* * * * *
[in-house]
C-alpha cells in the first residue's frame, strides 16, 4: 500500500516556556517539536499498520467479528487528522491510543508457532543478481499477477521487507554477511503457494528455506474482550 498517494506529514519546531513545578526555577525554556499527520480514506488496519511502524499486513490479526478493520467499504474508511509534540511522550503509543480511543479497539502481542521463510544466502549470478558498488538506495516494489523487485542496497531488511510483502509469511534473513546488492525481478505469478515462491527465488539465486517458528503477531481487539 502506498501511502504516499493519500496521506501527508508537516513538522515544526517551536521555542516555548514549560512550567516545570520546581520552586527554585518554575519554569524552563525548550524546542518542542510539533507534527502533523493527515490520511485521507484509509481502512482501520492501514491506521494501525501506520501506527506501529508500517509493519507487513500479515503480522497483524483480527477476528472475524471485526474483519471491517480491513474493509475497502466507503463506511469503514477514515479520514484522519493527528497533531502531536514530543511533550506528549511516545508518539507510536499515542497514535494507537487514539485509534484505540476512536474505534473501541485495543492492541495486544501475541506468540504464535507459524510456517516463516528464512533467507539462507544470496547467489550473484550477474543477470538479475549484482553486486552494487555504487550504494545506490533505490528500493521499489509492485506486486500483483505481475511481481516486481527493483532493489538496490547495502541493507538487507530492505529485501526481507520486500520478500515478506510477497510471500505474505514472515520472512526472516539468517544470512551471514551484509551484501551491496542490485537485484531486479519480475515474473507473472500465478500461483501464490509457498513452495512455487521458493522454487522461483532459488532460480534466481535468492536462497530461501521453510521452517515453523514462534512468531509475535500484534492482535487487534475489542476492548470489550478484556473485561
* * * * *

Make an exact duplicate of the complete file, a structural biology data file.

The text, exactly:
[in-house]
C-alpha cells in the first residue's frame, strides 16, 4: 500500500516556556517539536499498520467479528487528522491510543508457532543478481499477477521487507554477511503457494528455506474482550 498517494506529514519546531513545578526555577525554556499527520480514506488496519511502524499486513490479526478493520467499504474508511509534540511522550503509543480511543479497539502481542521463510544466502549470478558498488538506495516494489523487485542496497531488511510483502509469511534473513546488492525481478505469478515462491527465488539465486517458528503477531481487539 502506498501511502504516499493519500496521506501527508508537516513538522515544526517551536521555542516555548514549560512550567516545570520546581520552586527554585518554575519554569524552563525548550524546542518542542510539533507534527502533523493527515490520511485521507484509509481502512482501520492501514491506521494501525501506520501506527506501529508500517509493519507487513500479515503480522497483524483480527477476528472475524471485526474483519471491517480491513474493509475497502466507503463506511469503514477514515479520514484522519493527528497533531502531536514530543511533550506528549511516545508518539507510536499515542497514535494507537487514539485509534484505540476512536474505534473501541485495543492492541495486544501475541506468540504464535507459524510456517516463516528464512533467507539462507544470496547467489550473484550477474543477470538479475549484482553486486552494487555504487550504494545506490533505490528500493521499489509492485506486486500483483505481475511481481516486481527493483532493489538496490547495502541493507538487507530492505529485501526481507520486500520478500515478506510477497510471500505474505514472515520472512526472516539468517544470512551471514551484509551484501551491496542490485537485484531486479519480475515474473507473472500465478500461483501464490509457498513452495512455487521458493522454487522461483532459488532460480534466481535468492536462497530461501521453510521452517515453523514462534512468531509475535500484534492482535487487534475489542476492548470489550478484556473485561